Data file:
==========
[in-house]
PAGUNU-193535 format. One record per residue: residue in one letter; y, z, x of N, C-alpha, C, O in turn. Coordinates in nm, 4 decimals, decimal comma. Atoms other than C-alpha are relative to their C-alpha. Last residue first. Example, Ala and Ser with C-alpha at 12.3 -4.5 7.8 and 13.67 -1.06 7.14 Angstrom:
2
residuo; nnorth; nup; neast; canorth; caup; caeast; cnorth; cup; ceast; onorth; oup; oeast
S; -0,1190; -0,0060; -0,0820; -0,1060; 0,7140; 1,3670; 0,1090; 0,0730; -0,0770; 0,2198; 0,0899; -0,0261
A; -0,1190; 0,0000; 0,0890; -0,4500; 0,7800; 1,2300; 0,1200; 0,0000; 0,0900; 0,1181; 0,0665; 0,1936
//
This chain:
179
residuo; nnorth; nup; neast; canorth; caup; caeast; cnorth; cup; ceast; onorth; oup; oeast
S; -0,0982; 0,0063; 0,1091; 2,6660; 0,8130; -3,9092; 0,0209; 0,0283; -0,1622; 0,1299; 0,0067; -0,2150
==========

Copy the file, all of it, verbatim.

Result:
[in-house]
PAGUNU-193535 format. One record per residue: residue in one letter; y, z, x of N, C-alpha, C, O in turn. Coordinates in nm, 4 decimals, decimal comma. Atoms other than C-alpha are relative to their C-alpha. Last residue first. Example, Ala and Ser with C-alpha at 12.3 -4.5 7.8 and 13.67 -1.06 7.14 Angstrom:
2
residuo; nnorth; nup; neast; canorth; caup; caeast; cnorth; cup; ceast; onorth; oup; oeast
S; -0,1190; -0,0060; -0,0820; -0,1060; 0,7140; 1,3670; 0,1090; 0,0730; -0,0770; 0,2198; 0,0899; -0,0261
A; -0,1190; 0,0000; 0,0890; -0,4500; 0,7800; 1,2300; 0,1200; 0,0000; 0,0900; 0,1181; 0,0665; 0,1936
//
This chain:
179
residuo; nnorth; nup; neast; canorth; caup; caeast; cnorth; cup; ceast; onorth; oup; oeast
S; -0,0982; 0,0063; 0,1091; 2,6660; 0,8130; -3,9092; 0,0209; 0,0283; -0,1622; 0,1299; 0,0067; -0,2150